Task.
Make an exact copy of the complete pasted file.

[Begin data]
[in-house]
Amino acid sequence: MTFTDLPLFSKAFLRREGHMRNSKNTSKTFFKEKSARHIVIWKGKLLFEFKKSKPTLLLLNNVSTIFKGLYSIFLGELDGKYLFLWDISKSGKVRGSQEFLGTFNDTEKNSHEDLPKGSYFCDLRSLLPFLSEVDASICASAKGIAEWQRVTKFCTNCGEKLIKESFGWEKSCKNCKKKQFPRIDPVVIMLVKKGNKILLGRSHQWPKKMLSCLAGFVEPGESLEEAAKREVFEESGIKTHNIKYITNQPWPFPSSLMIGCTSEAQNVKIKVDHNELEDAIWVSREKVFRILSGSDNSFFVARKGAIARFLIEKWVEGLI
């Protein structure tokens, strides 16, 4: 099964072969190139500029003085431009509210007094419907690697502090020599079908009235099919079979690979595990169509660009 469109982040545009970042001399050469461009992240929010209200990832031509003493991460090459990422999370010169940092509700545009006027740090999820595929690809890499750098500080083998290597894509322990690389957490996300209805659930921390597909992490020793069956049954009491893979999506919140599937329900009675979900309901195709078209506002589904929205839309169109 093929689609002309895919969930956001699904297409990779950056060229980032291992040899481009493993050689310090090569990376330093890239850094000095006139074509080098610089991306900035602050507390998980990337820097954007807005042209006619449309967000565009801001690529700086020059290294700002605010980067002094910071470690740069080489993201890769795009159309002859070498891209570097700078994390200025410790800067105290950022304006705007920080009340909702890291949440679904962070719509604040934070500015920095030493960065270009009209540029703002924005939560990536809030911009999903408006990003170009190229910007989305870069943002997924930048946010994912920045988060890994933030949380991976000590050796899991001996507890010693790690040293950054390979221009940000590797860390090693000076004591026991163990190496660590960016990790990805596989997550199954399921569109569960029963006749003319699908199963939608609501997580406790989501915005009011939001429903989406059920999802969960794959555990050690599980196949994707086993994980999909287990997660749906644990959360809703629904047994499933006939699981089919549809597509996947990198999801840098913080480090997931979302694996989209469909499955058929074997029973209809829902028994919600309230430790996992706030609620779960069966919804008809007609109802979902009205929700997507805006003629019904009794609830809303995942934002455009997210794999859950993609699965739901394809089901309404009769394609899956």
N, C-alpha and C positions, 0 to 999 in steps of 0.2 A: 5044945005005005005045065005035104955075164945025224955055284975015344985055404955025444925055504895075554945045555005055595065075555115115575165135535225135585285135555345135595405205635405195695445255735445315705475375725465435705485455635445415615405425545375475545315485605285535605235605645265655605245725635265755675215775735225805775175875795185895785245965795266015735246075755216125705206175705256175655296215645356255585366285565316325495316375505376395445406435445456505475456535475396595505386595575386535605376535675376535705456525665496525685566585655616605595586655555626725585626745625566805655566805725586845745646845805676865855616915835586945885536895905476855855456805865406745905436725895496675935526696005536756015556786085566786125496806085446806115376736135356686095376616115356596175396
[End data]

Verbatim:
[in-house]
Amino acid sequence: MTFTDLPLFSKAFLRREGHMRNSKNTSKTFFKEKSARHIVIWKGKLLFEFKKSKPTLLLLNNVSTIFKGLYSIFLGELDGKYLFLWDISKSGKVRGSQEFLGTFNDTEKNSHEDLPKGSYFCDLRSLLPFLSEVDASICASAKGIAEWQRVTKFCTNCGEKLIKESFGWEKSCKNCKKKQFPRIDPVVIMLVKKGNKILLGRSHQWPKKMLSCLAGFVEPGESLEEAAKREVFEESGIKTHNIKYITNQPWPFPSSLMIGCTSEAQNVKIKVDHNELEDAIWVSREKVFRILSGSDNSFFVARKGAIARFLIEKWVEGLI
């Protein structure tokens, strides 16, 4: 099964072969190139500029003085431009509210007094419907690697502090020599079908009235099919079979690979595990169509660009 469109982040545009970042001399050469461009992240929010209200990832031509003493991460090459990422999370010169940092509700545009006027740090999820595929690809890499750098500080083998290597894509322990690389957490996300209805659930921390597909992490020793069956049954009491893979999506919140599937329900009675979900309901195709078209506002589904929205839309169109 093929689609002309895919969930956001699904297409990779950056060229980032291992040899481009493993050689310090090569990376330093890239850094000095006139074509080098610089991306900035602050507390998980990337820097954007807005042209006619449309967000565009801001690529700086020059290294700002605010980067002094910071470690740069080489993201890769795009159309002859070498891209570097700078994390200025410790800067105290950022304006705007920080009340909702890291949440679904962070719509604040934070500015920095030493960065270009009209540029703002924005939560990536809030911009999903408006990003170009190229910007989305870069943002997924930048946010994912920045988060890994933030949380991976000590050796899991001996507890010693790690040293950054390979221009940000590797860390090693000076004591026991163990190496660590960016990790990805596989997550199954399921569109569960029963006749003319699908199963939608609501997580406790989501915005009011939001429903989406059920999802969960794959555990050690599980196949994707086993994980999909287990997660749906644990959360809703629904047994499933006939699981089919549809597509996947990198999801840098913080480090997931979302694996989209469909499955058929074997029973209809829902028994919600309230430790996992706030609620779960069966919804008809007609109802979902009205929700997507805006003629019904009794609830809303995942934002455009997210794999859950993609699965739901394809089901309404009769394609899956």
N, C-alpha and C positions, 0 to 999 in steps of 0.2 A: 5044945005005005005045065005035104955075164945025224955055284975015344985055404955025444925055504895075554945045555005055595065075555115115575165135535225135585285135555345135595405205635405195695445255735445315705475375725465435705485455635445415615405425545375475545315485605285535605235605645265655605245725635265755675215775735225805775175875795185895785245965795266015735246075755216125705206175705256175655296215645356255585366285565316325495316375505376395445406435445456505475456535475396595505386595575386535605376535675376535705456525665496525685566585655616605595586655555626725585626745625566805655566805725586845745646845805676865855616915835586945885536895905476855855456805865406745905436725895496675935526696005536756015556786085566786125496806085446806115376736135356686095376616115356596175396